Given the fragile security situation and concerns over politicians’ increasing tendency to frame their grievances in ethnic terms, his comments did not go down well with many people. Expressions of outright anti-Karzai sentiments in some sectors of the media and the political arena, especially among Jamiat-e Islami supporters, reflected competing historical narratives about the country’s chequered past and the role of the Taleban. On 7 September 2016, in a speech commemorating the anniversary of Ahmad Shah Massud’s death, Chief Executive Abdullah also responded to Karzai’s comments, saying:

Mullah Omar, unlike Mr. Karzai’s claim, was not and is not the king of Afghanistan and the people had not accepted and do not accept him as their king. Mullah Omar was a criminal and a murderer, and, just like today the Taleban hold sway over parts of the country, at that time too they had occupied parts of the country.

Karzai’s second lot of controversial remarks were made during an interview with the BBC on 24 September 2016, in which he said that the Taleban were “an Afghan force that [can] come and capture a territory” and that the Afghan National Security Forces, also an Afghan force, did not have the right to retake that territory from the Taleban: “If we are all Afghans, why should one Afghan tell another Afghan that you cannot capture this area?”

The remarks prompted another round of anti-Karzai responses. For instance, on 2 October 2016, Hasht-e Sobh’s columnist, Ferdows, wrote that Karzai hurt the sentiments of the entire anti-Taleban constituency, describing this constituency as:

…not only the areas of influence of politicians such as Atta Muhammad Nur, Salahuddin Rabbani and Dr Abdullah Abdullah. The whole urban and law-abiding population of Afghanistan is against the Taleban and Talebani culture. The educated class, democrats, the media, civil society organisations, human rights activists as well as a significant segment of the general public of Afghanistan constitute the anti-Taleban constituency.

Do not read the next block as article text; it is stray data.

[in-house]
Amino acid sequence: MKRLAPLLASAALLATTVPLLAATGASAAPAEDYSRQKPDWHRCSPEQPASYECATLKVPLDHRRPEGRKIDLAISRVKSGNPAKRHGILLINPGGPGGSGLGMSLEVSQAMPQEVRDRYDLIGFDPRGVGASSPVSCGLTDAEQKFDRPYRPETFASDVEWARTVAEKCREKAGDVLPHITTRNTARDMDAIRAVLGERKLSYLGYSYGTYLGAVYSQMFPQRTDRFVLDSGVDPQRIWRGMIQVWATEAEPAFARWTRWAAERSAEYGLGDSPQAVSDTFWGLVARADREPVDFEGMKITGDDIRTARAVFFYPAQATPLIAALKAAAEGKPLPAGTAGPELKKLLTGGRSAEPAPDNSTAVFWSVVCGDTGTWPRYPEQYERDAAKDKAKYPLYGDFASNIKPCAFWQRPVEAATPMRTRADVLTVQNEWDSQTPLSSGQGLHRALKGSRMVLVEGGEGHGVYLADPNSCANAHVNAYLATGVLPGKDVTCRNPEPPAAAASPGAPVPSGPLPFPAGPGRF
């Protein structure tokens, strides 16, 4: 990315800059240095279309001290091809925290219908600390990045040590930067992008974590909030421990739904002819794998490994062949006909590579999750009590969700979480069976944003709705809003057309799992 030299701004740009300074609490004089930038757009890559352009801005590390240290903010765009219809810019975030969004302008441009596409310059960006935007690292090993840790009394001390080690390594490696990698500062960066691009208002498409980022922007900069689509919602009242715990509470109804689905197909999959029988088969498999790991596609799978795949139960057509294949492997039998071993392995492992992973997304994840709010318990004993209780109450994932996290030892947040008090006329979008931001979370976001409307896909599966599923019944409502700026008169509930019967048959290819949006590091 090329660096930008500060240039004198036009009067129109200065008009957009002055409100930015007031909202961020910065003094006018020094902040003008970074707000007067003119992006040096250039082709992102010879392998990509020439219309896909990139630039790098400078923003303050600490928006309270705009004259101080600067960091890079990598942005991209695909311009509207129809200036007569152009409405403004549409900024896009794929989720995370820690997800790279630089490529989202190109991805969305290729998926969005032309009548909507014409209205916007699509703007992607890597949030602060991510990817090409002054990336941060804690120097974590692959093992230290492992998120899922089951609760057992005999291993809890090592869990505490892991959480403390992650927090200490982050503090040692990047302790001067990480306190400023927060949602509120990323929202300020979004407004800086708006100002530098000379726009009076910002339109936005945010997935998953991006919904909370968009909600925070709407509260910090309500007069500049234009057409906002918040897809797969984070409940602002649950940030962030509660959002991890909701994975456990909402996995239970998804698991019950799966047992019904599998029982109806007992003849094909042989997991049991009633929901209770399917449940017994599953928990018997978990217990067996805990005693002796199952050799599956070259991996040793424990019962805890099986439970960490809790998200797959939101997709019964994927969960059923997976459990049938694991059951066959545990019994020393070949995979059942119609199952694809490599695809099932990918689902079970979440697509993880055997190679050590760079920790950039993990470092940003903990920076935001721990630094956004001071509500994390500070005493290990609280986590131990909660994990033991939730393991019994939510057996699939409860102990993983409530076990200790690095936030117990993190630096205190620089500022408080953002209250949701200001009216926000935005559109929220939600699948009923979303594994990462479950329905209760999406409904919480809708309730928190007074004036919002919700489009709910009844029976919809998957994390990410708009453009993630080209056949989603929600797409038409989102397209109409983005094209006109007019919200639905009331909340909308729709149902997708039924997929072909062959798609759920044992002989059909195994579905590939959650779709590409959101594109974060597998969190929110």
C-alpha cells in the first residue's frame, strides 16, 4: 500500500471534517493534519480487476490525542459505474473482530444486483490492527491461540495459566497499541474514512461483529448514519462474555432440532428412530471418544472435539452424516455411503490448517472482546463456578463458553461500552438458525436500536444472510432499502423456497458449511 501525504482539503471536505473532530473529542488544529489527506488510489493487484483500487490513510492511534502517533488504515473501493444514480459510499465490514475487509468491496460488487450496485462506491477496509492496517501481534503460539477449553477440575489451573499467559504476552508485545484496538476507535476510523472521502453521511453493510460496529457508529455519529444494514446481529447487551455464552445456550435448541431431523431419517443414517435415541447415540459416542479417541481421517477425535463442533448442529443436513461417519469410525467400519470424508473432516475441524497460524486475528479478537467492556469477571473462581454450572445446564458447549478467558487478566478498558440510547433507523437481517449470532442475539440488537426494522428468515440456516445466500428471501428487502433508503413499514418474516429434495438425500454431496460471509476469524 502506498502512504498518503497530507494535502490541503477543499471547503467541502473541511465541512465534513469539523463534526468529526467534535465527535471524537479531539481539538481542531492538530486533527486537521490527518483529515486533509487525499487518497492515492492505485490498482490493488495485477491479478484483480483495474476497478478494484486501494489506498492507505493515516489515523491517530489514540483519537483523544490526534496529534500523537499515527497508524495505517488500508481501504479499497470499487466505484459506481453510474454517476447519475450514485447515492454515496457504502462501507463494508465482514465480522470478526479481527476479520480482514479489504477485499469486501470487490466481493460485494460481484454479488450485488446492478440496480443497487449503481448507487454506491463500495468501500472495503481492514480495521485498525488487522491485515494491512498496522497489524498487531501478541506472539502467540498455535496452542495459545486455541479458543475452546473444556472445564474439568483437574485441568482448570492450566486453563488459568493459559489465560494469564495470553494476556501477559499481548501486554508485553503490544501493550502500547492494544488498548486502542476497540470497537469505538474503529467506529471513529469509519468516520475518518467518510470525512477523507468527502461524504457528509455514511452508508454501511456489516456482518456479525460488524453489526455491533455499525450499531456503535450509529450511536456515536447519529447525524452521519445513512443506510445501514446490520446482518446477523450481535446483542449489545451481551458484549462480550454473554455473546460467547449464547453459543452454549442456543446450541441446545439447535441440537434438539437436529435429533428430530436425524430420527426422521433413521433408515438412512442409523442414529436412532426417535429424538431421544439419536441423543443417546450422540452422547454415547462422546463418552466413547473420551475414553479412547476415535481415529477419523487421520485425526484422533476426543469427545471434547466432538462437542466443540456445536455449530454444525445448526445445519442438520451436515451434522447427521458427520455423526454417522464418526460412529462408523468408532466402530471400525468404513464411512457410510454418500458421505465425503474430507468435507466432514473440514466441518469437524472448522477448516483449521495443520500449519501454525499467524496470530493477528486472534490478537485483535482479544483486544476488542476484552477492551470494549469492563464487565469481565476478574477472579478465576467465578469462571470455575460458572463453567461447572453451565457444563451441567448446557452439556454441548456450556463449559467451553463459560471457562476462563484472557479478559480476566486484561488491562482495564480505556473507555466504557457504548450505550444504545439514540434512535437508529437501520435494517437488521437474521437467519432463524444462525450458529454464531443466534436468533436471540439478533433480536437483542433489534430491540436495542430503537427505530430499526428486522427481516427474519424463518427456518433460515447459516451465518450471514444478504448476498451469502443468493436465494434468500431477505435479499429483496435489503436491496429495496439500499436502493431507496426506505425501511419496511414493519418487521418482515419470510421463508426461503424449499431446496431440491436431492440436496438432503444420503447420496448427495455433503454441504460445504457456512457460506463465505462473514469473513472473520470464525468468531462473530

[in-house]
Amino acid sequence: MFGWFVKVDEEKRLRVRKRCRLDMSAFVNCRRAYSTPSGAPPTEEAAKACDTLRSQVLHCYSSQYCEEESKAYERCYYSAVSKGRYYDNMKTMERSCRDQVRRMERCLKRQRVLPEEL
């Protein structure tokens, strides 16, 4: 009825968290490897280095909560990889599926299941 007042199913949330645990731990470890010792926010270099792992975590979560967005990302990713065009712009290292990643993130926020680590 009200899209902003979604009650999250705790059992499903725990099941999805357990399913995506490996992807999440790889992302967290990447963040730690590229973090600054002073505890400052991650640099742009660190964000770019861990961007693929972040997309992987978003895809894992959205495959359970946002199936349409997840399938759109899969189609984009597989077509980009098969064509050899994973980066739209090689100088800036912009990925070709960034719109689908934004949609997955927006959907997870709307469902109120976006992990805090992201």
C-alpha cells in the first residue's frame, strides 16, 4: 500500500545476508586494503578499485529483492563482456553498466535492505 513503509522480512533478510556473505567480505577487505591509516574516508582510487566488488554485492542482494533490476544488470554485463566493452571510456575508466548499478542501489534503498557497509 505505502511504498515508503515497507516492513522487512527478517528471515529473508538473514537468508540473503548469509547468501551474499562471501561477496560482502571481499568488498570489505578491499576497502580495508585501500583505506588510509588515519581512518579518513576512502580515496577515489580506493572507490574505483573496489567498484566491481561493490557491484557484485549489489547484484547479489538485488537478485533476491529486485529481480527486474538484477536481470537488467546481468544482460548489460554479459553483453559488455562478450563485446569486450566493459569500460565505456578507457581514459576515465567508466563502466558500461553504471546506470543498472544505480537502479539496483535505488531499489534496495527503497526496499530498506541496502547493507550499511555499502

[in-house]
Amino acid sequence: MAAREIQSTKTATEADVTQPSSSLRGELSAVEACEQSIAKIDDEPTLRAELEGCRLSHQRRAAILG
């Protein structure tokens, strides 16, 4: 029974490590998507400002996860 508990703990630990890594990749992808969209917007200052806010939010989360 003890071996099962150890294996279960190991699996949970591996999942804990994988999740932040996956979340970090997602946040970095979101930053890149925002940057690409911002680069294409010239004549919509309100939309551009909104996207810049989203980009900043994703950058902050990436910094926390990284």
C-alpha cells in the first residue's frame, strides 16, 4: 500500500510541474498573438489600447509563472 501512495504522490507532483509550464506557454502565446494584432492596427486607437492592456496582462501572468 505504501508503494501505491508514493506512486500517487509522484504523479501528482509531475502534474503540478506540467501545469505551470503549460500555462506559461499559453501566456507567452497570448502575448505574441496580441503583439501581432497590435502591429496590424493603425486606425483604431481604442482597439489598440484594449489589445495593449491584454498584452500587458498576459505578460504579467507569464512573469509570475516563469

In parliament, on 28 September 2016, Ghor MP Sayed Nadir Shah Bahr asked how a political figure who had ruled the country for more than a decade could say that the Taleban had the right to capture any place they wanted, while large parts of the population supported the government’s armed forces? He added that such remarks would weaken the morale of the country’s security forces and asked that the government prosecute Karzai for his sympathy towards the Taleban – a call that was repeated by a few other MPs. Others called on the government to cancel his financial benefits. Abdul Rauf Ibrahimi, the Speaker of the House, declared that the security forces who were fighting the insurgents and sacrificing their lives for their homeland, were the true sons of the country and that the Taleban were the enemy.

The Panjshir Young Elites Council (Shura-ye Nokhbegan-e Jawan-e Panjshir), a group of Tajik youths from Panjshir and Shomali, went a step further and issued a statement accusing Karzai of altering the constitution and making the national anthem monolingual, releasing Taleban prisoners (when they should not have been released) and having a hand in the assassination of figures like former Deputy Interior Minister General Muhammad Daud (in May 2011) and even Rabbani, himself (in September 2011). They called for his name to be removed from the title of Kabul’s international airport and launched a social media campaign to that effect (the name of the airport was changed to Hamid Karzai International Airport during President Ghani’s first cabinet meeting). Jombesh-e Islami, the party led by first Vice-President Abdul Rashid Dostum, joined the chorus with a statement on 19 October 2016 that, among other things, seemed to describe Karzai as the original plotter of the extension of the Taleban’s war into the north.

In response to these fierce and sometimes ridiculous denunciations, Karzai sought to clarify his remarks. In an interview with Voice of America, he said:

The question was about air strikes [saying] that you [Karzai] are against US air strikes, while the current government is in favour of them. I told them that I was against air strikes from the very first day of my government and I am still against them. I have said this and have not denied it until today, my position has not changed. Then I was asked, if the Taleban capture some parts of Afghanistan, are you still against that, I said, yes, I am [still] against the air strikes. But if the Taleban capture parts of Afghanistan and establish their government there, I am [also] against that. If I had been in favour of that, I would have accepted the Taleban’s flag [to be raised over their liaison office] in Qatar. I do not want the Taleban to capture parts of Afghanistan. But I am against war. (For details on the argument surrounding the opening of the Qatar office, see AAN’s previous reporting here).